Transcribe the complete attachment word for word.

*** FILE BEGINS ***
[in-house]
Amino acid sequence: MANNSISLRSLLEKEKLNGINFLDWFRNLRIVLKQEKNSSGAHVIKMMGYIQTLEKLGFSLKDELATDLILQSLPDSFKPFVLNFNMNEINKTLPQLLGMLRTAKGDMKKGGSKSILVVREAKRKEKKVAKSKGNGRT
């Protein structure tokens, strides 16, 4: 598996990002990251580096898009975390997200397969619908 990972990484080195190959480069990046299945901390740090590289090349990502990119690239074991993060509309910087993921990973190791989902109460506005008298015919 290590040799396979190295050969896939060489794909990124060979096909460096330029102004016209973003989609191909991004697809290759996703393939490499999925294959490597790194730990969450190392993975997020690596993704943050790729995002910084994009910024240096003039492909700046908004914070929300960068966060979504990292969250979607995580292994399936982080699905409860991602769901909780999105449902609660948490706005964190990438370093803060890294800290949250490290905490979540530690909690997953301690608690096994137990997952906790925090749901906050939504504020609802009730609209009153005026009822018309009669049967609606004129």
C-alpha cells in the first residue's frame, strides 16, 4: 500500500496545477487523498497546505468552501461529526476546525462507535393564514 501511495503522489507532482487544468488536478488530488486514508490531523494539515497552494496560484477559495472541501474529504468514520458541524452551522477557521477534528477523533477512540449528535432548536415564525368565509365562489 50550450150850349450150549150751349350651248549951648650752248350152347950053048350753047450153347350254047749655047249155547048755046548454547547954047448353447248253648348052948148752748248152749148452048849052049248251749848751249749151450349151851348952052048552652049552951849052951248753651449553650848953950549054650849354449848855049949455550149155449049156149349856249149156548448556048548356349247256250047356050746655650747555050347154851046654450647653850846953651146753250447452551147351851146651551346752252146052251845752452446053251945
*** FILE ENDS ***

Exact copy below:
[in-house]
Amino acid sequence: MANNSISLRSLLEKEKLNGINFLDWFRNLRIVLKQEKNSSGAHVIKMMGYIQTLEKLGFSLKDELATDLILQSLPDSFKPFVLNFNMNEINKTLPQLLGMLRTAKGDMKKGGSKSILVVREAKRKEKKVAKSKGNGRT
């Protein structure tokens, strides 16, 4: 598996990002990251580096898009975390997200397969619908 990972990484080195190959480069990046299945901390740090590289090349990502990119690239074991993060509309910087993921990973190791989902109460506005008298015919 290590040799396979190295050969896939060489794909990124060979096909460096330029102004016209973003989609191909991004697809290759996703393939490499999925294959490597790194730990969450190392993975997020690596993704943050790729995002910084994009910024240096003039492909700046908004914070929300960068966060979504990292969250979607995580292994399936982080699905409860991602769901909780999105449902609660948490706005964190990438370093803060890294800290949250490290905490979540530690909690997953301690608690096994137990997952906790925090749901906050939504504020609802009730609209009153005026009822018309009669049967609606004129």
C-alpha cells in the first residue's frame, strides 16, 4: 500500500496545477487523498497546505468552501461529526476546525462507535393564514 501511495503522489507532482487544468488536478488530488486514508490531523494539515497552494496560484477559495472541501474529504468514520458541524452551522477557521477534528477523533477512540449528535432548536415564525368565509365562489 50550450150850349450150549150751349350651248549951648650752248350152347950053048350753047450153347350254047749655047249155547048755046548454547547954047448353447248253648348052948148752748248152749148452048849052049248251749848751249749151450349151851348952052048552652049552951849052951248753651449553650848953950549054650849354449848855049949455550149155449049156149349856249149156548448556048548356349247256250047356050746655650747555050347154851046654450647653850846953651146753250447452551147351851146651551346752252146052251845752452446053251945